Drama re-appeared in my life….
The Oasis Fish and Chips was frequented by the middle and lower class society of Kenya, in what was an endless stream of customers. Kenyans were obsessed with chips and sausages, which served both as a prestige and affordable meal. Midday was the busiest time of business followed by a constant flow of customers all afternoon and evening.
My first day at work was one full of excitement. Strangers talked to me because of my apron. They asked for food, pleaded and commanded; they made me feel important. What makes a woman to put on an apron and serve people? There was much to test my spirit but I promised not to break.
Murugi trained me on the job, and was a very patient teacher. "You will always smile regardless of personal problems," she said. "Aprons will come out of your first cheque so be aware. Every time you serve a customer, don't come back empty handed, grab an empty plate or something. Every trip counts and the less footsteps you cover the more effiecient you become."
Nissans loaded passengers at the restaurant's entrance. The yelling and honking was loud at first, but over the days it became a background noise. For me, it was a fresh change of pace from a life of tarmacking and staying home. I had a job now, and for the first time in my life I felt a sense of direction and a need to defend the dignity of my family. I was not only making money to support my sister Wanjiru but also saving some for the future of my unborn baby.
Mr. Njuguna my boss was very supportive and worked well with my schedule. He let me come and leave early so as to avoid getting home late at night. He said he was protecting my innocence, and a girl in my condition needed a lot of rest for the sake of the baby. "Many are called but few are chosen," he liked to say, and I finally figured out he was telling me not to mess it up. The job was my second chance and my pregnancy was God’s plan. He gave me hope and made me believe that I could prevail in the face of all challenges.
I was five months pregnant and my pregnancy was showing. My belly was swollen and my breasts enlarged. My co workers were very nice to me and I especially liked Murugi because she made good conversation. Her story was similar to mine; a girl who had come every day to Nyeri Town in search of a better life. She had believed beyond doubt that things would be different with independence. She had eventually succeeded in getting a job and was able to support her parents and siblings. Then there was the waiter, Kamau, a hard working young man who had been on the job for three years. It was why he was able to operate the cash register and still collect plates from the counters. He was diligent and communicated well with the customers. "You are in the right business," Kamau told me. "People have to eat no matter what and that’s job security for us."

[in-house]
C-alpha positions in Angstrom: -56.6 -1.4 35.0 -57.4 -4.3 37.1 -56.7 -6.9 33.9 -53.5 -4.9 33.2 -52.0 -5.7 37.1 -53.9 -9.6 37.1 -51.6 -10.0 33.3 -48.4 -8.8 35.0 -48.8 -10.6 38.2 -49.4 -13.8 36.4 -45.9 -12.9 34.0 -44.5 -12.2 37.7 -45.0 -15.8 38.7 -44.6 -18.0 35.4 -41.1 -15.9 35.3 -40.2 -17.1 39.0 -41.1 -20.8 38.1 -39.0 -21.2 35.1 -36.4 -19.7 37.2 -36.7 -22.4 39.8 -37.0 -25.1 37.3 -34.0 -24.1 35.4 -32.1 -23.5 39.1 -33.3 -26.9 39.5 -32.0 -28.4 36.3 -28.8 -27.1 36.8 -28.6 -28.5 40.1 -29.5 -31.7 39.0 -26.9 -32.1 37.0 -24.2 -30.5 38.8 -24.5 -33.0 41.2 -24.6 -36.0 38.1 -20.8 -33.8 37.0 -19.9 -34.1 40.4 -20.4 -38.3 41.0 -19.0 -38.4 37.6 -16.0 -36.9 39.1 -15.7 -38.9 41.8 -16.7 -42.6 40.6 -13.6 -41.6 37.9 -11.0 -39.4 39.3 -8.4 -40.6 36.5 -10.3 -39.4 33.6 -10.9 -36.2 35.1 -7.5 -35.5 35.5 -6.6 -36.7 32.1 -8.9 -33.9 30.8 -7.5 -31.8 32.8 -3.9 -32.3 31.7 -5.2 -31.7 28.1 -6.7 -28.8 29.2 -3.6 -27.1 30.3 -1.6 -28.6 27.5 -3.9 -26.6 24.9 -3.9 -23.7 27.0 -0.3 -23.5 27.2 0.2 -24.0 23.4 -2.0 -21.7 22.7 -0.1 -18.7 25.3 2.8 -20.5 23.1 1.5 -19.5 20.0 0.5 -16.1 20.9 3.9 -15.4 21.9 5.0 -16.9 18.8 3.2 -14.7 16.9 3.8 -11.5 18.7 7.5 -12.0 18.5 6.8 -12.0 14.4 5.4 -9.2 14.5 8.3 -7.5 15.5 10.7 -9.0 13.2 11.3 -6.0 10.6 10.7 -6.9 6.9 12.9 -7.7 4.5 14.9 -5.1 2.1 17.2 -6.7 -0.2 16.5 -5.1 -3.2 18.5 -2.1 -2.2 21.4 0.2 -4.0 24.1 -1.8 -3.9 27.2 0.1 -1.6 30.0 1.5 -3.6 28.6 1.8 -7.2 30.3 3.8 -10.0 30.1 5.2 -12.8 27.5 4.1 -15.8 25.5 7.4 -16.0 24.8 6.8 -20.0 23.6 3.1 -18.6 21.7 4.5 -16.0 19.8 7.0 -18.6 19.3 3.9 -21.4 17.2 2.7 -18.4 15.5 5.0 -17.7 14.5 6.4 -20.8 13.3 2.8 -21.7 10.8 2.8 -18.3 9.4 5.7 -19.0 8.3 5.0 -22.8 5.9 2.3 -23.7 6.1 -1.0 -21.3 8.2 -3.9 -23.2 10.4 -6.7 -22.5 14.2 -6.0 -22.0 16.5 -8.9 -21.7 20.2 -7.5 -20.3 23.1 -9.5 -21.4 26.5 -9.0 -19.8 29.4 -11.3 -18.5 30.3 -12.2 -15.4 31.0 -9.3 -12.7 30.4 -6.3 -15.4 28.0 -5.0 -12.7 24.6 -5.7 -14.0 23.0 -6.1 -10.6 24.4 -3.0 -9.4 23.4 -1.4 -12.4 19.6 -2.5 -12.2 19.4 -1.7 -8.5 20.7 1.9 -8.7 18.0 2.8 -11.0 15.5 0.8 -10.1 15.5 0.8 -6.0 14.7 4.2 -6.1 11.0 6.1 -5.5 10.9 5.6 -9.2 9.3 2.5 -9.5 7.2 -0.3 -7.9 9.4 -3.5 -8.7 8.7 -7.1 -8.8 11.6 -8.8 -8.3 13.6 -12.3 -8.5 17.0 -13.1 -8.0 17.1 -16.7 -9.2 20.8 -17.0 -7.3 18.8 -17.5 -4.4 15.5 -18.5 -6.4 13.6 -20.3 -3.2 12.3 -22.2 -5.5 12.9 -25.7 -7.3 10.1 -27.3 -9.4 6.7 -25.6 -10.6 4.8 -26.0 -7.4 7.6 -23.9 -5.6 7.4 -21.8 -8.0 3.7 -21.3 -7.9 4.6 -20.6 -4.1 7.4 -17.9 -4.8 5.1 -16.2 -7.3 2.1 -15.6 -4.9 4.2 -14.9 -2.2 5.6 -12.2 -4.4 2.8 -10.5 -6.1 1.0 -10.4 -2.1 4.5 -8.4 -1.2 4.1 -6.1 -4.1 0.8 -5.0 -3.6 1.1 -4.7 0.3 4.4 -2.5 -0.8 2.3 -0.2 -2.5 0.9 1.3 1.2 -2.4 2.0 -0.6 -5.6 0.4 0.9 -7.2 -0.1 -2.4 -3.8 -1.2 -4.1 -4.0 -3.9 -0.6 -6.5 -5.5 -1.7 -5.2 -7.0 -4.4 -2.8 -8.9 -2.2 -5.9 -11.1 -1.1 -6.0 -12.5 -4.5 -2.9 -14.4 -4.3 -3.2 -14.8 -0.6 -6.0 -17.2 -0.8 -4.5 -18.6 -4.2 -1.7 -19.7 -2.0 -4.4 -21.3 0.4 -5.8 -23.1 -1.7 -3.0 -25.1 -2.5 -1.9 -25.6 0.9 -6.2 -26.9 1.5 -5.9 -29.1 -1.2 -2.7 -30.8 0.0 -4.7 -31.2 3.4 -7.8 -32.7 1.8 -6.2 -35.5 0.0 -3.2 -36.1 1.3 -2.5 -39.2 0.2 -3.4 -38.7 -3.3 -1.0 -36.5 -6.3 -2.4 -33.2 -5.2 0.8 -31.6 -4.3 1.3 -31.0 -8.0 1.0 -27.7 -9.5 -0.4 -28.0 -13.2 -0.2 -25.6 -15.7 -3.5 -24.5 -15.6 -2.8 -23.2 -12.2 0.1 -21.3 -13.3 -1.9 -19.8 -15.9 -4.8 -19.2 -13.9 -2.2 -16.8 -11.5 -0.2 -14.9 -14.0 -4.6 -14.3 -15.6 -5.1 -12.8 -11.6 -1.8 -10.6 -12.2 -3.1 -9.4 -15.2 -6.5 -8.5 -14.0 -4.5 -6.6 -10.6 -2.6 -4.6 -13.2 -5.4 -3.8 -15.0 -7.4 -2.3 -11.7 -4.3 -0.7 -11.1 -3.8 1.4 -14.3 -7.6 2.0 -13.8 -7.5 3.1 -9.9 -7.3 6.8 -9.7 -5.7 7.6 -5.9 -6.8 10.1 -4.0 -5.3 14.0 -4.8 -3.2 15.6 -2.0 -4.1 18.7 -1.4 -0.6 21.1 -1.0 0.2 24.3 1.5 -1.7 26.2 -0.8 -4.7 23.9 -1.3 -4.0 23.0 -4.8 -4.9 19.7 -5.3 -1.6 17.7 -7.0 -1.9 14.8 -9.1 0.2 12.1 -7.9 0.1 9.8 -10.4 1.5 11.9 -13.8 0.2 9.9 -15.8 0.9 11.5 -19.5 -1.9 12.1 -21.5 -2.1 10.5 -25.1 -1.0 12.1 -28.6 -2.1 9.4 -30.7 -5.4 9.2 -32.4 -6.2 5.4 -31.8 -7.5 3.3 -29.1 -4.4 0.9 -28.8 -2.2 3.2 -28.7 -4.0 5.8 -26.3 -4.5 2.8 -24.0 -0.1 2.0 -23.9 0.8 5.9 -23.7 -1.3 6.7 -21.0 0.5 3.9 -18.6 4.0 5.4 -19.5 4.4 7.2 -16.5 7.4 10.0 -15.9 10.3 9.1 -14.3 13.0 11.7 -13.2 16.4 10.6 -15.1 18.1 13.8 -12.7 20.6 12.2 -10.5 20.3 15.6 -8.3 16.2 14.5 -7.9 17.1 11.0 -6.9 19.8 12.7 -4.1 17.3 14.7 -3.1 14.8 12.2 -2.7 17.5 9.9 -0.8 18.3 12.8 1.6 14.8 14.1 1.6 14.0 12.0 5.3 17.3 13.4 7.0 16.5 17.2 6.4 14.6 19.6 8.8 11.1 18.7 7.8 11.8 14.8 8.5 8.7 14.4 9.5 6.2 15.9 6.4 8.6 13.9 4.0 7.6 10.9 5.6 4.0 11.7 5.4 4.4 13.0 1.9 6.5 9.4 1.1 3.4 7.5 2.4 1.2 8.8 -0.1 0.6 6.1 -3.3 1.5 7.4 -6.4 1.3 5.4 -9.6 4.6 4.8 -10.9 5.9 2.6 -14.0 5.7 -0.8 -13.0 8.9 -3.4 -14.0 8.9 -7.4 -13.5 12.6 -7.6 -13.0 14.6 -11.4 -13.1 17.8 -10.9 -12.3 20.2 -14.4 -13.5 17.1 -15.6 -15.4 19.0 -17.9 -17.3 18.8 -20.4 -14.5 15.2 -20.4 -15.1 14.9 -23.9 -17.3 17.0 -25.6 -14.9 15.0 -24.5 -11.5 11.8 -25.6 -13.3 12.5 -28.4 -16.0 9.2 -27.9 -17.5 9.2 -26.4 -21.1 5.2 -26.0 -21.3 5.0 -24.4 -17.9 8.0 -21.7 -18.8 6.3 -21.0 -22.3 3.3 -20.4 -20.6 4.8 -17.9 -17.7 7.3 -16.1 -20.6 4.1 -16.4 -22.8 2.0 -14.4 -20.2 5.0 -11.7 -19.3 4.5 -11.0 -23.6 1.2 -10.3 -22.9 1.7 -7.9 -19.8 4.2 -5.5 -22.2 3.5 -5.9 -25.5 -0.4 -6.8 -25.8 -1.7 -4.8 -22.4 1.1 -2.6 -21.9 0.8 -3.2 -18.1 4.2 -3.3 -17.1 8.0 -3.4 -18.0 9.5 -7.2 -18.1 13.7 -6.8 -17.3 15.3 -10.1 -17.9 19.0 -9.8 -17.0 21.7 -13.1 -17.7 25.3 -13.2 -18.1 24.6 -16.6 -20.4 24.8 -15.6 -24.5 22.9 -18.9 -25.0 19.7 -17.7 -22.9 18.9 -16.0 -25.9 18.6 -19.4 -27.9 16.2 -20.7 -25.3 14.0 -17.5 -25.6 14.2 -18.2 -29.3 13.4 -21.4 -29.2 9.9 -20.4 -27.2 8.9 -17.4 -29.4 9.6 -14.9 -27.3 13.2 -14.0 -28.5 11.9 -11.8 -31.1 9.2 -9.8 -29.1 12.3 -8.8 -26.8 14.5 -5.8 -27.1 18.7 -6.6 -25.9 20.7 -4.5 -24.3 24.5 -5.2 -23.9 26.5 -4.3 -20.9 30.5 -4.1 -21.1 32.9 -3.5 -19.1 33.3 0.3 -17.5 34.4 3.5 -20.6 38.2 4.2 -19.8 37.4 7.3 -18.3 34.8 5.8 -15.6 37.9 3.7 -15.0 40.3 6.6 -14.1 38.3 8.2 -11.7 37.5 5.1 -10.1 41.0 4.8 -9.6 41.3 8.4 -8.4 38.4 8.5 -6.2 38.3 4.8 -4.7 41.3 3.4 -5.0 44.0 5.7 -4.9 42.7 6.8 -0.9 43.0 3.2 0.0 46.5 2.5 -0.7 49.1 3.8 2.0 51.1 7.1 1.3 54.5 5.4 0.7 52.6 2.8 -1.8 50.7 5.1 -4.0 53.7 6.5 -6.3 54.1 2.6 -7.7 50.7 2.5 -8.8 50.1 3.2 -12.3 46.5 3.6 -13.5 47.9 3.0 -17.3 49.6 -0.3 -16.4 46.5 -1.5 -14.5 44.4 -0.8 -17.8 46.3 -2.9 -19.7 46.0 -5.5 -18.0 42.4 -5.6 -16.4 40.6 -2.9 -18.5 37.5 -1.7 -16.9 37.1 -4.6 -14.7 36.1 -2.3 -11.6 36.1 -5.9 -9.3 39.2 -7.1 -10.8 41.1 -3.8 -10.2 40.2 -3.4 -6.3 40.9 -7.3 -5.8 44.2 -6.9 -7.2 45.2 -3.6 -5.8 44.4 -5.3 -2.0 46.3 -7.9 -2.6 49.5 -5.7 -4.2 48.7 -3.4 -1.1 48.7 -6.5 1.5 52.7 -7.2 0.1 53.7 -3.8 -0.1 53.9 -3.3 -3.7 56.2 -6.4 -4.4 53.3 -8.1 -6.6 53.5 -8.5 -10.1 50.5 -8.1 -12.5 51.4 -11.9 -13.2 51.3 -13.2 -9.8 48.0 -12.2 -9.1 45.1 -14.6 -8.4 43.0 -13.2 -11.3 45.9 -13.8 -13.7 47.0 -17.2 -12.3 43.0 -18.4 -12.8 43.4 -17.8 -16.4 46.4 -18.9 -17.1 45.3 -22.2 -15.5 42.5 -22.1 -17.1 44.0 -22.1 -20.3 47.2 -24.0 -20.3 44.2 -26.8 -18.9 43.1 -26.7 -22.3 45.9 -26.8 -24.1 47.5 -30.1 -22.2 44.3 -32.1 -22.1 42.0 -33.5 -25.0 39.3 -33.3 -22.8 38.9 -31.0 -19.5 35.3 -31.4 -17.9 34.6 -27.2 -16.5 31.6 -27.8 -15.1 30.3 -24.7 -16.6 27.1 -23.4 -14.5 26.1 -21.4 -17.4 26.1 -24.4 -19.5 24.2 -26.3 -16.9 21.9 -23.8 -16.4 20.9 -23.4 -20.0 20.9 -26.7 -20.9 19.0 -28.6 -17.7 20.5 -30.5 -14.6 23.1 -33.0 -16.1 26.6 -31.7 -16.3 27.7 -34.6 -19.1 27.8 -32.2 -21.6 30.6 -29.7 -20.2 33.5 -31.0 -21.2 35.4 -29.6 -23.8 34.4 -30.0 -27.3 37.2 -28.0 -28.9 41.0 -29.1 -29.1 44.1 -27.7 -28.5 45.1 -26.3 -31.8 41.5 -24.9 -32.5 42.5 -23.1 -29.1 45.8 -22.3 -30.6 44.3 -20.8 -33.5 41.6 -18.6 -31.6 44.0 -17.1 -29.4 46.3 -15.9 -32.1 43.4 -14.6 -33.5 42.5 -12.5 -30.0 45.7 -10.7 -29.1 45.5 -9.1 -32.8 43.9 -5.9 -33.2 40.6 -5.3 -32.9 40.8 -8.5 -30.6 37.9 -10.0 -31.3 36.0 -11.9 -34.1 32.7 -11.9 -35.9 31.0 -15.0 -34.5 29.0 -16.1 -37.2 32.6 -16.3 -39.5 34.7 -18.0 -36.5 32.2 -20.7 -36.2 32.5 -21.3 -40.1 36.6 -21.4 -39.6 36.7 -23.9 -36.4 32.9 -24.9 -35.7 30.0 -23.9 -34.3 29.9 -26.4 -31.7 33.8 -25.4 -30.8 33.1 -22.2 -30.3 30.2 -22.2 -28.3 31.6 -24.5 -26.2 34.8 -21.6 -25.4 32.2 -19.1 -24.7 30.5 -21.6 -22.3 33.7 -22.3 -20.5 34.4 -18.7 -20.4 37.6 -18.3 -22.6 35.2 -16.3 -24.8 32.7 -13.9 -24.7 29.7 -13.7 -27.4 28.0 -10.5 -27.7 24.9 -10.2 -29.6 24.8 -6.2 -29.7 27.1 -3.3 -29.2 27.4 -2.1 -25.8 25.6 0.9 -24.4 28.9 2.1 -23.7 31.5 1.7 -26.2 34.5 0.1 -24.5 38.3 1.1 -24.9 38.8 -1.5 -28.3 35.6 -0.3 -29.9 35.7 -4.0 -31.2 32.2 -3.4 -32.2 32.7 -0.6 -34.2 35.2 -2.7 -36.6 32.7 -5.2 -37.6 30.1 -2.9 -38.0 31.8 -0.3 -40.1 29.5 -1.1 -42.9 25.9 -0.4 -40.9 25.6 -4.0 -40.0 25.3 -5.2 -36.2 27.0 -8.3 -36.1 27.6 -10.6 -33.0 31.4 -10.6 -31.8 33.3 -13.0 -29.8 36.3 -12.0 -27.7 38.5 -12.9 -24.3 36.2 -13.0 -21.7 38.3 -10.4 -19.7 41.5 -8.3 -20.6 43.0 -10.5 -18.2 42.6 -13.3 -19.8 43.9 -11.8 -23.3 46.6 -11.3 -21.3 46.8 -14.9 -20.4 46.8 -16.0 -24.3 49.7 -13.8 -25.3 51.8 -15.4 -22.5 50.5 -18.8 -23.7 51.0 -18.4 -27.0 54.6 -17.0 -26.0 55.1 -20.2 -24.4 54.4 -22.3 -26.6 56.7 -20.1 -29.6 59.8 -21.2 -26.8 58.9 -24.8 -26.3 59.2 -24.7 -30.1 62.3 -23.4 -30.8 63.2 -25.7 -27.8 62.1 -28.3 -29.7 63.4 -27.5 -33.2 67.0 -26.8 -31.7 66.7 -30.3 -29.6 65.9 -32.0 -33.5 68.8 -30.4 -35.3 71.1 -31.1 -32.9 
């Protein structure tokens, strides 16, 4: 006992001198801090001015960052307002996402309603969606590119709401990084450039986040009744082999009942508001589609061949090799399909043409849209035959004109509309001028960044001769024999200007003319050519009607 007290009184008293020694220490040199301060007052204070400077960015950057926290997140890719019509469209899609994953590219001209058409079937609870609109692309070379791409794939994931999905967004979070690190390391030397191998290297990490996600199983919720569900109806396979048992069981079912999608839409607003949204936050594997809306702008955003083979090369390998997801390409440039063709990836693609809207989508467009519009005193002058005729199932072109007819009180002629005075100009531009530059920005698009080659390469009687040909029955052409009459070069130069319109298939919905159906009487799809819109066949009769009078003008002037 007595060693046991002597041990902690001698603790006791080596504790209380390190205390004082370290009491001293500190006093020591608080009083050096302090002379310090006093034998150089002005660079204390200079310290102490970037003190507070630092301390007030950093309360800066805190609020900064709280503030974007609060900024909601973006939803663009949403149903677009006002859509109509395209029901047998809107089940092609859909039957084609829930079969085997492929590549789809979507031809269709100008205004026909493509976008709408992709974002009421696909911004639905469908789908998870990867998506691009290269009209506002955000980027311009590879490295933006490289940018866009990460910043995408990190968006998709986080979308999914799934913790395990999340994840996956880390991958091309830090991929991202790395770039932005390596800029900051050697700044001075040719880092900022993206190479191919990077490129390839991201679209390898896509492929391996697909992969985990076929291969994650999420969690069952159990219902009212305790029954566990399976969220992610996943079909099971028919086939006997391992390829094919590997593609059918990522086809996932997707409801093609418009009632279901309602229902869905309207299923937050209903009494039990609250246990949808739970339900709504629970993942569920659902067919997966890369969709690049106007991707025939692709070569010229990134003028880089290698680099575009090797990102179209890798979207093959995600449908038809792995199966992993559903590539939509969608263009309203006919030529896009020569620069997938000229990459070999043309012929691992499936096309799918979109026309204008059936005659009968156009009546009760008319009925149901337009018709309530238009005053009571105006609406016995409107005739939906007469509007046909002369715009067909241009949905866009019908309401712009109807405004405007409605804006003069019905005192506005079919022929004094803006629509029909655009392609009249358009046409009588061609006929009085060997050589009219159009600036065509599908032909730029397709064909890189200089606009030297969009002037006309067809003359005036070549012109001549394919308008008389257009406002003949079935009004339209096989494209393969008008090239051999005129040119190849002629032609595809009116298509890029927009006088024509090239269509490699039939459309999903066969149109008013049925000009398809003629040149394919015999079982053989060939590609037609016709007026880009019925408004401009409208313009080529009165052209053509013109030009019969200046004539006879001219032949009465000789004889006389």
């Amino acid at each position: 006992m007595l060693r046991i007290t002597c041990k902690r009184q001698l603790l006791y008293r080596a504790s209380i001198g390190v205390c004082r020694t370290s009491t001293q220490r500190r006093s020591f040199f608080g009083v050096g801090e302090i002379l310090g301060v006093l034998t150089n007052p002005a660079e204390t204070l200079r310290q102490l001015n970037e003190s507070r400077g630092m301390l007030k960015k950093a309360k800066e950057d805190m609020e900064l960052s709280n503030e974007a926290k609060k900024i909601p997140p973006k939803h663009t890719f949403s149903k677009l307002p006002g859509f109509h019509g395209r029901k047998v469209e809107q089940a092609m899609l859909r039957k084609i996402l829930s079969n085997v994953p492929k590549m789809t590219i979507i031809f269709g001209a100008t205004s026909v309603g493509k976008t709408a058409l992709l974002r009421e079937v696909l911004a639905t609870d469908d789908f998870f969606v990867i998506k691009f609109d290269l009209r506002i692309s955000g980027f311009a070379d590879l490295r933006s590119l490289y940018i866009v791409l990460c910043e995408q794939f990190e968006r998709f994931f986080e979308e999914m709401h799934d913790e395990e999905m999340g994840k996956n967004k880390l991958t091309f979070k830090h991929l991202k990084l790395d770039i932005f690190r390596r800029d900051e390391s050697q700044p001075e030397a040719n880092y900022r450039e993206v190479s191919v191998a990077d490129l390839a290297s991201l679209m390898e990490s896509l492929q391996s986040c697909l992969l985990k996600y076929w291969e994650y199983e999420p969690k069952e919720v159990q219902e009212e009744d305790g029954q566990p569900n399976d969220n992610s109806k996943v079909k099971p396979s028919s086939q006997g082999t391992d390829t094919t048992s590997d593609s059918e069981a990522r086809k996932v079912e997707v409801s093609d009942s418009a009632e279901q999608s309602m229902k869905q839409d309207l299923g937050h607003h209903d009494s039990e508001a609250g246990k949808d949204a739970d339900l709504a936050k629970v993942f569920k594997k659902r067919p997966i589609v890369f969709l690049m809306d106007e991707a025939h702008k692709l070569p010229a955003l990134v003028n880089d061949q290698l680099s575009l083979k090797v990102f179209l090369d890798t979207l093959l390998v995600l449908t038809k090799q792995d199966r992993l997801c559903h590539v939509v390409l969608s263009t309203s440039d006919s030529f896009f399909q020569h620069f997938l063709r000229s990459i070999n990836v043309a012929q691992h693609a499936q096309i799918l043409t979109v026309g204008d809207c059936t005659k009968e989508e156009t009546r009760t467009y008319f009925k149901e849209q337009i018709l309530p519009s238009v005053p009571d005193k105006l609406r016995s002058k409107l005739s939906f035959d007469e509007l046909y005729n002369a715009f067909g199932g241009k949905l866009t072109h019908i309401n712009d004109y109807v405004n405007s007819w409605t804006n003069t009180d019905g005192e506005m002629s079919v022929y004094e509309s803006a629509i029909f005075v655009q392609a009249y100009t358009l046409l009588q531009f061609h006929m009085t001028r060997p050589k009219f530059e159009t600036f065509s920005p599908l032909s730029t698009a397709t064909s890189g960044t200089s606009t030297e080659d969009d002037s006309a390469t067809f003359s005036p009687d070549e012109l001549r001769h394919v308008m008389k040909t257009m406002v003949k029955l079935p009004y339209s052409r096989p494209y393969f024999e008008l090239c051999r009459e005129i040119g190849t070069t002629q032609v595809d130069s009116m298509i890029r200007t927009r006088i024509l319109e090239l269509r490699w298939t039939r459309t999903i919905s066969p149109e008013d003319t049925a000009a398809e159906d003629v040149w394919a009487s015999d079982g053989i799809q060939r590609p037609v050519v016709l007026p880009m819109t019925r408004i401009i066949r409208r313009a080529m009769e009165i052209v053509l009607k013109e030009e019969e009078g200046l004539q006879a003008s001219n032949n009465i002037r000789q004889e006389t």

Once in a while when we were not busy, Kamau would show me how to use the cash register and in his own words, 'my degree in the restaurant business'. I enjoyed every day I spend with them at the Oasis and always returned home full of stories for Wanjiru
Oasis Fish and Chips was a small restaurant with a capacity of around twenty customers. The ceramic counters were lined in four rows with an array of bar stools on each side. The walls were covered with mirrors that made the room look bigger than it was. The white tiles on the floor looked dirty and greasy but nobody seemed to care. I loved the smell of chips in the building and dreaded the afternoon heat that made the kitchen unbearable. The space in the kitchen was small but somehow we managed to work around each other, squeezing past the soda machine to get to the toilets. I helped to prepare the food and sometimes served when Kamau was overwhelmed. People walked in hungry and left with a smile, and that made me happy.
Two months into the job and my white apron had turned brown. And it didn't matter how long I washed it because nothing could bring back the sparkle of new fabric. And so I surrendered myself to look like the rest of the workers - well groomed with dirty aprons.
Life was good again. Our two cows made milk and brought us money. I sent Wanjiru to the market every other day to sell carrots and produce from our shamba. The market was a walking distance from our home and Wanjiru covered the three miles at an easy walk.